Oral melanotic macule and primary oral malignant melanoma: epidemiology, location involved, and clinical implications.
ABSTRACT Oral malignant melanoma must be differentiated from melanotic macule.
Retrospective review of 2 series of oral melanotic macule (n = 52) and oral melanoma (n = 130) were conducted to investigate the epidemiology and location involved and assess their differences.
The mean age of oral melanotic macule patients was 47.3 years, with female:male ratio 2.1 and the lower lip being the predominant location. The mean age of oral melanoma patients was 53.8 years, with no observed sex predilection and the main locations being palate and gingiva. Differences between the 2 cohorts in age (P = .006), gender (P = .014), and lesion site (P < .001) were noted. In this review, 1 case of oral melanotic macule was found to subsequently develop into melanoma.
Oral melanotic macule may possess malignant potential. Biopsy is recommended to differentiate oral melanoma from melanotic macule for male patients >60 years old with suspected melanotic macule lesion located on the palate.
- SourceAvailable from: Vinicius Coelho Carrard[Show abstract] [Hide abstract]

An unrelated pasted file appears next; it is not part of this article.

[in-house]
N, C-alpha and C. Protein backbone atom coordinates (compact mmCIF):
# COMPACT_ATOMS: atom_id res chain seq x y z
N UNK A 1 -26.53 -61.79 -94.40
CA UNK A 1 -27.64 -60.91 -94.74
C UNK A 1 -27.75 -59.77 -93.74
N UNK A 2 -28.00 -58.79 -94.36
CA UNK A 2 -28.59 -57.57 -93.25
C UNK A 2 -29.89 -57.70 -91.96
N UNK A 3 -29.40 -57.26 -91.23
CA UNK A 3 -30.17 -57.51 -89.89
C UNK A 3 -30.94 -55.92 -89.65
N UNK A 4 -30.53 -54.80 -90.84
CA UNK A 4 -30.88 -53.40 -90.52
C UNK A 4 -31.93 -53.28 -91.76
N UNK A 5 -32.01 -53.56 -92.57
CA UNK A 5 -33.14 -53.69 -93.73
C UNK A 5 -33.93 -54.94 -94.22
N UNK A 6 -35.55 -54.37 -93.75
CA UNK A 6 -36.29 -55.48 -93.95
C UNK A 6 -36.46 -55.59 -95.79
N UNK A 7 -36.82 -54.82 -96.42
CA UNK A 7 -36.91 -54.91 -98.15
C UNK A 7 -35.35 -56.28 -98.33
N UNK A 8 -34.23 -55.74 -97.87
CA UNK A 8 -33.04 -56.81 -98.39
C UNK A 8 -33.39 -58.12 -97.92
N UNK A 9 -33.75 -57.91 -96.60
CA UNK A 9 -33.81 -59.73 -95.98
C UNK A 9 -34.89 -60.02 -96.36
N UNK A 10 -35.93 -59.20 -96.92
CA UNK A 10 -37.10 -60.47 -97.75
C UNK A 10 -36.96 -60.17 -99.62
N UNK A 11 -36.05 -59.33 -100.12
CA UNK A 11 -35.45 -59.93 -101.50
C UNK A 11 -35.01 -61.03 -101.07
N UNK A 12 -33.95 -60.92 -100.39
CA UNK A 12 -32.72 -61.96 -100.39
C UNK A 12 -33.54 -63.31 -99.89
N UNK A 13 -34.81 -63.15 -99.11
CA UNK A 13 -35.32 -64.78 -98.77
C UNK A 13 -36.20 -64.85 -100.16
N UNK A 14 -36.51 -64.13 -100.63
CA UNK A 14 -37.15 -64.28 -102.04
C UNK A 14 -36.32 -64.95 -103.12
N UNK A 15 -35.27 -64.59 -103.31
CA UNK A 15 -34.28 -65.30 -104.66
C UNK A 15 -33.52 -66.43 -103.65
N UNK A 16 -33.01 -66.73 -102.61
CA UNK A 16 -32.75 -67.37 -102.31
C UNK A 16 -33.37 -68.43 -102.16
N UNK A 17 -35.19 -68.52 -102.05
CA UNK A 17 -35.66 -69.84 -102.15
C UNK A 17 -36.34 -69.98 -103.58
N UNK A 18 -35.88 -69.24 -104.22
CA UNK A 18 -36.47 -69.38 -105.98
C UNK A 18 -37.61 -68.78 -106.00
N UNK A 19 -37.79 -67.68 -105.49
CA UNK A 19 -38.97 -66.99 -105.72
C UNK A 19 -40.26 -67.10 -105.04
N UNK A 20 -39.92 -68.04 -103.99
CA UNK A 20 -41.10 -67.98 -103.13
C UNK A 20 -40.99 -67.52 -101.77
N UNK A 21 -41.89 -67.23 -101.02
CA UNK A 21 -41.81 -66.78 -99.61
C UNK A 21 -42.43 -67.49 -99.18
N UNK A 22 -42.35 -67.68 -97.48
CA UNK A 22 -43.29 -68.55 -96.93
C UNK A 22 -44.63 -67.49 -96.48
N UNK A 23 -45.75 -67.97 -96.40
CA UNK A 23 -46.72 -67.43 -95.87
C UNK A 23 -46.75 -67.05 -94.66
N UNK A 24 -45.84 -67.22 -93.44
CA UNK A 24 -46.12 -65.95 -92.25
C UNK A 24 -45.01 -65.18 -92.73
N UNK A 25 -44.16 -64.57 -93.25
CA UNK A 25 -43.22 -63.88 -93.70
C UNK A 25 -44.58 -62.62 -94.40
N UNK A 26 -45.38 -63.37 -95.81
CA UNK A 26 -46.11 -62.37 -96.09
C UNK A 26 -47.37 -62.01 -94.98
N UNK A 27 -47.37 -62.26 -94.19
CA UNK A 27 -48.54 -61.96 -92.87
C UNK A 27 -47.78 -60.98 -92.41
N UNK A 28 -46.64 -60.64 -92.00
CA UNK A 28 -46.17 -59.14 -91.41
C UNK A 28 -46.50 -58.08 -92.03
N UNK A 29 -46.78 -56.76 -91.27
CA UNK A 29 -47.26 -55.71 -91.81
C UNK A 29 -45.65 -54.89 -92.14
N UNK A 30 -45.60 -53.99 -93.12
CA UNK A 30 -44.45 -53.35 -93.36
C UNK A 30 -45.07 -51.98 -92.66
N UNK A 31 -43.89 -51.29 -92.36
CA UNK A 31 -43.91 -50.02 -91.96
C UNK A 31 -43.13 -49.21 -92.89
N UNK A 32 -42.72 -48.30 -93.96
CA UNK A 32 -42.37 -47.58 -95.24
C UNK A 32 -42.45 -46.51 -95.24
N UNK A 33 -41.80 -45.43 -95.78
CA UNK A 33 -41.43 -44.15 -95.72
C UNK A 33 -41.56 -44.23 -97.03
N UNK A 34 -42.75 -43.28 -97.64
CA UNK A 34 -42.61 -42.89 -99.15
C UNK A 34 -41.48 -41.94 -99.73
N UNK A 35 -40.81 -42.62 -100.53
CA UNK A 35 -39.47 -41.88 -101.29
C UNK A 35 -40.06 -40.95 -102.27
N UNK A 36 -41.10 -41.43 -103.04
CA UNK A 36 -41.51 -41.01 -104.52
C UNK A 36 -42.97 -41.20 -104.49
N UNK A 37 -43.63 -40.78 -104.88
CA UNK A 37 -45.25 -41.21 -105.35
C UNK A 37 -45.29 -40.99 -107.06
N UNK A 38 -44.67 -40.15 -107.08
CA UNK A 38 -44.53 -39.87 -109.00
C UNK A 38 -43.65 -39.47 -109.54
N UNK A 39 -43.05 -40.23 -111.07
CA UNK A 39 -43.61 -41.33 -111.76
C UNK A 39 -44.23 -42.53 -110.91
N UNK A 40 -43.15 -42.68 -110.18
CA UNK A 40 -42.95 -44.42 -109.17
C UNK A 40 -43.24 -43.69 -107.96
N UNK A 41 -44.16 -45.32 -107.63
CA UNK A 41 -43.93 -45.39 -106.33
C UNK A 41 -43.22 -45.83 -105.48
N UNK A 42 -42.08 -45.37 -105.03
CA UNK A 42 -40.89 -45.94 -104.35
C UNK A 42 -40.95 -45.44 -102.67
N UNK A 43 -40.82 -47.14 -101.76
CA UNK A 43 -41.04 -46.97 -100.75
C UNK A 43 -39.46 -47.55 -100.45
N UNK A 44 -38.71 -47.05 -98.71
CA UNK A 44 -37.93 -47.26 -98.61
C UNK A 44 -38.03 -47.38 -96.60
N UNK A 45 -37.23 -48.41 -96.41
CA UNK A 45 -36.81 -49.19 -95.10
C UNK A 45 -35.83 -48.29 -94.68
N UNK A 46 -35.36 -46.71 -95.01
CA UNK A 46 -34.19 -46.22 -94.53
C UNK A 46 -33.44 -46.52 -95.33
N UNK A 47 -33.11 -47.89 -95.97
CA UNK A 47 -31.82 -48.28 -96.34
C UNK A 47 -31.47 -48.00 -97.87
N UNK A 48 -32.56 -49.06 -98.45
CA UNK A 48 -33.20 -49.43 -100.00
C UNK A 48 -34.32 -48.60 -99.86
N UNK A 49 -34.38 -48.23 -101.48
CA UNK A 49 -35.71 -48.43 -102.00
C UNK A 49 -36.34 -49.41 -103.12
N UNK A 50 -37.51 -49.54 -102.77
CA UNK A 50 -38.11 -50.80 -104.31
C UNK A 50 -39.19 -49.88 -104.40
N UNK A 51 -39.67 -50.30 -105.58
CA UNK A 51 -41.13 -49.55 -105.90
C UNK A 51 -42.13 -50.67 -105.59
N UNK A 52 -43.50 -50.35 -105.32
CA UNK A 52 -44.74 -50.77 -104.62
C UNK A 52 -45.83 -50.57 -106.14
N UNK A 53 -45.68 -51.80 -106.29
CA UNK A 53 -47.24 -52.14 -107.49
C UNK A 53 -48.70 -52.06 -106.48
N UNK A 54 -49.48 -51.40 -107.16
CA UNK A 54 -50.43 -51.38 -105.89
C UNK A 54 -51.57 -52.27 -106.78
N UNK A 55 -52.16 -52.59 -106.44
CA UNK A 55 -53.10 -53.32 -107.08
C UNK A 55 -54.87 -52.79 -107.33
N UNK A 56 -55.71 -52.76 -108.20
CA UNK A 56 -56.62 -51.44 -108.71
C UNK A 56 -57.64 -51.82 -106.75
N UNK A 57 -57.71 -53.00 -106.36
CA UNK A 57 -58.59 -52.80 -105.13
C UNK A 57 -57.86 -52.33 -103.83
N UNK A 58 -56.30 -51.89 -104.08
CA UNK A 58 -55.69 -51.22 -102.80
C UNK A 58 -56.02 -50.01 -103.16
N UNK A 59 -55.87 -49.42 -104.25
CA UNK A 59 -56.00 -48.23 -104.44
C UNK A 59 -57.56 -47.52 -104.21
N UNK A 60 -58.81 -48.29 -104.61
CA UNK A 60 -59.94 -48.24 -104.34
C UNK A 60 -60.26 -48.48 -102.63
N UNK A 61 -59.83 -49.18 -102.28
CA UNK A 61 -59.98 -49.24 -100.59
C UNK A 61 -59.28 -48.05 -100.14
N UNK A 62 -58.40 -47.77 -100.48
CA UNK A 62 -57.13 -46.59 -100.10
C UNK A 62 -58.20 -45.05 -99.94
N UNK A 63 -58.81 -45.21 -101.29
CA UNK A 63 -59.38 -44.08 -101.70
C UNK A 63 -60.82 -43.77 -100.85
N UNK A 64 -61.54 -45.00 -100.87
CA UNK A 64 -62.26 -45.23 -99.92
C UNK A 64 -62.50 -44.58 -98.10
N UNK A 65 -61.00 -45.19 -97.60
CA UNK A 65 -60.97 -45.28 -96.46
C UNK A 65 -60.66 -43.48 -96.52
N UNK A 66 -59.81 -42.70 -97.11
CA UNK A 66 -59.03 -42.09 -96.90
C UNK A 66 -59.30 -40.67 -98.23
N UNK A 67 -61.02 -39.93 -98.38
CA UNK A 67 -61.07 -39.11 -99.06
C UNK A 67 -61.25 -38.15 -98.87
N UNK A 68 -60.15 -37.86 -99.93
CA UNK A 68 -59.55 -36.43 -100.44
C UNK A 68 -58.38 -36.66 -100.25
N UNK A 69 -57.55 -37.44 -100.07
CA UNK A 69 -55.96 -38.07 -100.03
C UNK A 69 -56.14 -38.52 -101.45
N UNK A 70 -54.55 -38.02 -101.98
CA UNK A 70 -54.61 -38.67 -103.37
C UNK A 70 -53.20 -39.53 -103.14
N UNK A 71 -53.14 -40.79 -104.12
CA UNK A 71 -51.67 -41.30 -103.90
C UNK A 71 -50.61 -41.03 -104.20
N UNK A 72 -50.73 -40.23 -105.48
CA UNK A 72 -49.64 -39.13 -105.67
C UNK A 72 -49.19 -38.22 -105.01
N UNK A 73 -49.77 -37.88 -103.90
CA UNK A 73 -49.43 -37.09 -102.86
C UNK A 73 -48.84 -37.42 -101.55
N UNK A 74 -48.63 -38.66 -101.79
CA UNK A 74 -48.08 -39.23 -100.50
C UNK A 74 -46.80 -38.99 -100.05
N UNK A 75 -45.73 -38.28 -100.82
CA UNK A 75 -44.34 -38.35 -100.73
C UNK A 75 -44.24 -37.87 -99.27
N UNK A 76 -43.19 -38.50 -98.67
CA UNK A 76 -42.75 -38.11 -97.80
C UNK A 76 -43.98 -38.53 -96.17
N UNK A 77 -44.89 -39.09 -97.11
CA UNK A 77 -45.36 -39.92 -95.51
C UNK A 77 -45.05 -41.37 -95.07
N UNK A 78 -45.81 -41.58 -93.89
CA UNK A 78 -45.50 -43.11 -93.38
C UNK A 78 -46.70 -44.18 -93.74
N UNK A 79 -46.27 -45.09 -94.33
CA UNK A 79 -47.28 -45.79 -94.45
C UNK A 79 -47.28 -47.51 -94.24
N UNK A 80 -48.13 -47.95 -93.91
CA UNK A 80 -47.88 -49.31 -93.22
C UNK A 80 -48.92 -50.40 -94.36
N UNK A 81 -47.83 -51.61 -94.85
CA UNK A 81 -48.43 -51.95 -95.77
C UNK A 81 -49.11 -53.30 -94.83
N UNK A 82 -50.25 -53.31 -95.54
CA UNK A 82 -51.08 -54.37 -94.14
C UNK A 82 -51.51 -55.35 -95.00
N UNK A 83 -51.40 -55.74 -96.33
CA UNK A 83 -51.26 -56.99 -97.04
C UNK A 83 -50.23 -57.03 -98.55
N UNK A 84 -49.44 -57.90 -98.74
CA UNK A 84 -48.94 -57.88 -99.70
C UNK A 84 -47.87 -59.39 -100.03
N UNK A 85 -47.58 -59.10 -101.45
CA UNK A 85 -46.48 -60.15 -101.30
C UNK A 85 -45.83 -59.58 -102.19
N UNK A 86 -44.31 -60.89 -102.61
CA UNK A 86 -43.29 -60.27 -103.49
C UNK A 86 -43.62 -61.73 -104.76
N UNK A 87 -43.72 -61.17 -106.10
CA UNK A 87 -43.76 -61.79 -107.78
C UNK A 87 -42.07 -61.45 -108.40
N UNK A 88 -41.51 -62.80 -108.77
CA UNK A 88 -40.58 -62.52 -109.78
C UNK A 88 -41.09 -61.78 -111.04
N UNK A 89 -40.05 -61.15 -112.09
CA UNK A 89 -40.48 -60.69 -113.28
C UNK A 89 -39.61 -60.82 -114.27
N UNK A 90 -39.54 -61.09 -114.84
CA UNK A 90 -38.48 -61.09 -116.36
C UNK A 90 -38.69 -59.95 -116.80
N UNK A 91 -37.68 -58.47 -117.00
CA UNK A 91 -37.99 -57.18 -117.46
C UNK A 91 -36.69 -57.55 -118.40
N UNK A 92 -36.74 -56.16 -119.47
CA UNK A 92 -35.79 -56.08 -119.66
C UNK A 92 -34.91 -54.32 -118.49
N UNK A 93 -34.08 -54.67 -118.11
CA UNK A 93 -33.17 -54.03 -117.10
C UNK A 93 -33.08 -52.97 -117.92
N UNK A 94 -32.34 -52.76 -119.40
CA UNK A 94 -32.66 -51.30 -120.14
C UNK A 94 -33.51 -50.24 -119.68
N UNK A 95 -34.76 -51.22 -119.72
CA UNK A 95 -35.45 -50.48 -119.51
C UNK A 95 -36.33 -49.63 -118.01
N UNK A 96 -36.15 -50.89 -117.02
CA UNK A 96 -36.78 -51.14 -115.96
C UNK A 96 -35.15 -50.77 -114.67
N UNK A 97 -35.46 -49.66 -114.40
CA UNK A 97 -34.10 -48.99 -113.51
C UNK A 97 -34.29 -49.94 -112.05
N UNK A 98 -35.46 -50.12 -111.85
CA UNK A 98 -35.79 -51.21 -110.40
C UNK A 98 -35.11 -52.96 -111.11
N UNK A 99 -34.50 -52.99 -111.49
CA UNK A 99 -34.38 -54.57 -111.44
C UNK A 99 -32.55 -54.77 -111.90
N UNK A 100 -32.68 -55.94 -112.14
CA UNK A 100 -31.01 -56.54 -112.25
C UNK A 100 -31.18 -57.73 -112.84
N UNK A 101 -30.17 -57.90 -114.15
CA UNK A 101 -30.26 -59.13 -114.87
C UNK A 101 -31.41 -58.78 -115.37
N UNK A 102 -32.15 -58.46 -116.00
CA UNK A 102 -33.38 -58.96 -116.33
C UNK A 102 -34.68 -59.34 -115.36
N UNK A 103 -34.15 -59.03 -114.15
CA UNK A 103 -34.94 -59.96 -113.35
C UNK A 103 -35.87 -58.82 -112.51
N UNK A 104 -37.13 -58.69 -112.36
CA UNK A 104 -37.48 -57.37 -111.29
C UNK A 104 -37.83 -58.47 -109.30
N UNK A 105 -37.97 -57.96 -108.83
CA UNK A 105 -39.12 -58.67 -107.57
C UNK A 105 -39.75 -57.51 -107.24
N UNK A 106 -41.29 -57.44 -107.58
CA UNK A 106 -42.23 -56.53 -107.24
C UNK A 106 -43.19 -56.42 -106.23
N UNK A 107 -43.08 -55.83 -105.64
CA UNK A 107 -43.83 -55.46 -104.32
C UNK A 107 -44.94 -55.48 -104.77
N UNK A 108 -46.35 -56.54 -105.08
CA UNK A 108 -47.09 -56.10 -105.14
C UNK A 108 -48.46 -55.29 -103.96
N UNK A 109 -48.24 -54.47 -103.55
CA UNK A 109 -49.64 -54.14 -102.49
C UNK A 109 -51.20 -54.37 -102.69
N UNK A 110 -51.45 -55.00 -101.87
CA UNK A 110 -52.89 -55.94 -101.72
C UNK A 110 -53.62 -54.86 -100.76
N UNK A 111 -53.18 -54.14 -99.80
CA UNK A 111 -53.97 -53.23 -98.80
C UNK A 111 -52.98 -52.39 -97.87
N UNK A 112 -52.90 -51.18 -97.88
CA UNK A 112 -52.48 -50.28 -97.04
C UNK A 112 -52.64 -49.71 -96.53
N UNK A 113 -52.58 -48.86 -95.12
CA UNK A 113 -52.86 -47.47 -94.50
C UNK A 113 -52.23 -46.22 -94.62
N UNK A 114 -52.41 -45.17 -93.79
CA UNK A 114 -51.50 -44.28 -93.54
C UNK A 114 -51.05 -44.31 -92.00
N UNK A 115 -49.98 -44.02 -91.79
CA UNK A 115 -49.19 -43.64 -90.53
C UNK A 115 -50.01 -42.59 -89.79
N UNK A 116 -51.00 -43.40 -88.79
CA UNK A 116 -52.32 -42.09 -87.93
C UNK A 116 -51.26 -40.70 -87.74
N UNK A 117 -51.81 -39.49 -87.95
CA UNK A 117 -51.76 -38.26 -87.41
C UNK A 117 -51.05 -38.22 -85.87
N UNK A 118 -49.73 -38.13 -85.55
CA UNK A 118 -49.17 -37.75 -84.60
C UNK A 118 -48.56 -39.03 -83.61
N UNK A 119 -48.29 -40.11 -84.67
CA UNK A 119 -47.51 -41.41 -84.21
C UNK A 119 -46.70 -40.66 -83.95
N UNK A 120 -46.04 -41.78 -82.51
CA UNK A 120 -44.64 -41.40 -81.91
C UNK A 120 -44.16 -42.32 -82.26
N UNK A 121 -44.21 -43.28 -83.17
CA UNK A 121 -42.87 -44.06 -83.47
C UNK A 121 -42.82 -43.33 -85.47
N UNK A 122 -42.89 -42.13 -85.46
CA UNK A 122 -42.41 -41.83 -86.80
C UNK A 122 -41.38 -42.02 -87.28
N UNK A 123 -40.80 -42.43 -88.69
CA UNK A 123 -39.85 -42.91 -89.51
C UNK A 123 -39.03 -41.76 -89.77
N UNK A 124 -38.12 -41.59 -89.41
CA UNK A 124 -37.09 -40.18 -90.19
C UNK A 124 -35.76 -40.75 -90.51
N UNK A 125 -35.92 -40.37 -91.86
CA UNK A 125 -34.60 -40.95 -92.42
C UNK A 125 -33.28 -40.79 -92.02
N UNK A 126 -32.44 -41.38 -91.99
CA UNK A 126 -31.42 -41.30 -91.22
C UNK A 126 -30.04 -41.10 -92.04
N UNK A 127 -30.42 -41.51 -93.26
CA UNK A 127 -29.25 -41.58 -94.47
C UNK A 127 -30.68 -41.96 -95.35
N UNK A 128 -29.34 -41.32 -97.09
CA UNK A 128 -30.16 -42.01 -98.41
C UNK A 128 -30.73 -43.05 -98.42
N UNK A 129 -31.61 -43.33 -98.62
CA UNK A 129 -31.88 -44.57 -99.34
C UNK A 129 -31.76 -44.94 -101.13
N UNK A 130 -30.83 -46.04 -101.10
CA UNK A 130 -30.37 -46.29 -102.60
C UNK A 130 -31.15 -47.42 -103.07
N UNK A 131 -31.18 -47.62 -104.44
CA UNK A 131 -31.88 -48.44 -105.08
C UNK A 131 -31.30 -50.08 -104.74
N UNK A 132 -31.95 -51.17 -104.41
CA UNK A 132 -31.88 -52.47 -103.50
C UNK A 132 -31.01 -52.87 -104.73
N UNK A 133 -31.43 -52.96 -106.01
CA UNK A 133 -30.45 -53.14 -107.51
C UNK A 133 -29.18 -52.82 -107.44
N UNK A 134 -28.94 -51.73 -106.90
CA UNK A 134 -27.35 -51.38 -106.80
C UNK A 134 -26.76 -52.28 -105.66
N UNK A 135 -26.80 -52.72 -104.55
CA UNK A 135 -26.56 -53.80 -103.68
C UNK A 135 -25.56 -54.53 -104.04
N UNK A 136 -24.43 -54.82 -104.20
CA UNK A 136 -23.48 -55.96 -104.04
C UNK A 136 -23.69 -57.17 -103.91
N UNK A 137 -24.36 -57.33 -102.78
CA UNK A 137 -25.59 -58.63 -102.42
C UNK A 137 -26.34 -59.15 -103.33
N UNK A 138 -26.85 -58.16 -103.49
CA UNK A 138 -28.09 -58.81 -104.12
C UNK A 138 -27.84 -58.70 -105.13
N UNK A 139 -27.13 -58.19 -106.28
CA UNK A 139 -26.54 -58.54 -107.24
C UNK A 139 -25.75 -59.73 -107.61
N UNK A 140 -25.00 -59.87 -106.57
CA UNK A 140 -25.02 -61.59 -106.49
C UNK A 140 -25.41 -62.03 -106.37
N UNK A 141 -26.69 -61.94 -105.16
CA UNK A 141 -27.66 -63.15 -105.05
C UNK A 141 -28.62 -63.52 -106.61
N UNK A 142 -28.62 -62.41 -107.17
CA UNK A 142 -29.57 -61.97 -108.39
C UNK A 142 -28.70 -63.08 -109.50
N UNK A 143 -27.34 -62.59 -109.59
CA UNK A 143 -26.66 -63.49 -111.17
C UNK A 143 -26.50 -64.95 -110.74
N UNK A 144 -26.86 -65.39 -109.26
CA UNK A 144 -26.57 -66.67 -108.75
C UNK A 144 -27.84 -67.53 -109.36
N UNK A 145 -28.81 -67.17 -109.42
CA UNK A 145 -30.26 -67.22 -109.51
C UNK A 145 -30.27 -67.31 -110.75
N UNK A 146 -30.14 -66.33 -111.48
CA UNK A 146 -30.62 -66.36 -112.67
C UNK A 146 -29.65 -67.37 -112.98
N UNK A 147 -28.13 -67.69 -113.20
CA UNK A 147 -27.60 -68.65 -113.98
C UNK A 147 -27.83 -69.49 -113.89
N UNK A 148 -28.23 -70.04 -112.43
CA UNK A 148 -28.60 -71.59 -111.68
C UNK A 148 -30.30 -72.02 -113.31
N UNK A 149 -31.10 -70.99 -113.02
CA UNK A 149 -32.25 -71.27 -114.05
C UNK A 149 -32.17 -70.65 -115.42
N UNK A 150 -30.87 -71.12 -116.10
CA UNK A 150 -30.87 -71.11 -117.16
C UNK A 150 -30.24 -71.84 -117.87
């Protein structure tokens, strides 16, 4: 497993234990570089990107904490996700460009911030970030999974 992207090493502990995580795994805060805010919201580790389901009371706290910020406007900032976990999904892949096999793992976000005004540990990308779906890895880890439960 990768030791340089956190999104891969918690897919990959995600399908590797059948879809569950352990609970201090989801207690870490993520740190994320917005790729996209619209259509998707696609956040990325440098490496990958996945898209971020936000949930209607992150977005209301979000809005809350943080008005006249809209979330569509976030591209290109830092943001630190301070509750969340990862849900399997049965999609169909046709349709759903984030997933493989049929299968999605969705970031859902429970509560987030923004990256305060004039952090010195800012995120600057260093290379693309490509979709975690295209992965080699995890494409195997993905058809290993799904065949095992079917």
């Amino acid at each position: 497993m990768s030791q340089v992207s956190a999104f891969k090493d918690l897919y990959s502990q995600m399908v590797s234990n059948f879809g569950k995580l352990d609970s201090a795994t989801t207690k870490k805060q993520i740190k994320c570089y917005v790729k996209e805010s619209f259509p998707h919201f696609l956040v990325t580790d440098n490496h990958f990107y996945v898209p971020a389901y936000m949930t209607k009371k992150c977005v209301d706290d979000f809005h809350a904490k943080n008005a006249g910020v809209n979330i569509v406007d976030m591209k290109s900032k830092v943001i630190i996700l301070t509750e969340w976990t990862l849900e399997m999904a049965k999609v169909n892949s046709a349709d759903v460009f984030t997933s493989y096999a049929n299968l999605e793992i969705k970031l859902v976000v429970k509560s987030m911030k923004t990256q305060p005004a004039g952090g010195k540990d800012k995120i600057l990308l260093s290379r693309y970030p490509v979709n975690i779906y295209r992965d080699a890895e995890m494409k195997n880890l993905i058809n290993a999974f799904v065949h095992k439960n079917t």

ABSTRACT: Pigmentations of the oral mucosa include a range of lesions or conditions that manifest as changes in the color of oral tissues; these changes may show melanocytic activity. A melanotic macule is a small, well-circum-scribed melanocytic benign lesion. It can occur on the lips and intraorally and ranges in color from brown to black. Microscopically, it is character-ized by elevated levels of melanin production by basal melanocytes, which appear normal in terms of number, morphology, and distribution. A 48-year-old woman sought treatment for a pigmented lesion that had been present for 4 months. Intraoral examination revealed a non-homogenous brownish spot (measuring 0.7 cm) with irregular borders on the left side of the soft palate. Since the lesion had an atypical clinical ap-pearance, melanocytic nevus, oral melanoacanthoma, and oral malignant melanoma were considered in differential diagnoses. After an incisional biopsy, the lesion was diagnosed as a melanotic macule. Due to their varying clinical appearance, benign pigmented lesions can be mistaken for malignant tumors, especially when the lesions exhibit similar coloration, symmetry, and borders. Through this report on a case with atypical clinical characteristics, we aim to reinforce the ubiquitous nature of oral pigmented lesions, and the importance of employing different approaches to diagnosing these lesions.General dentistry 09/2013; 61'(6):2-5.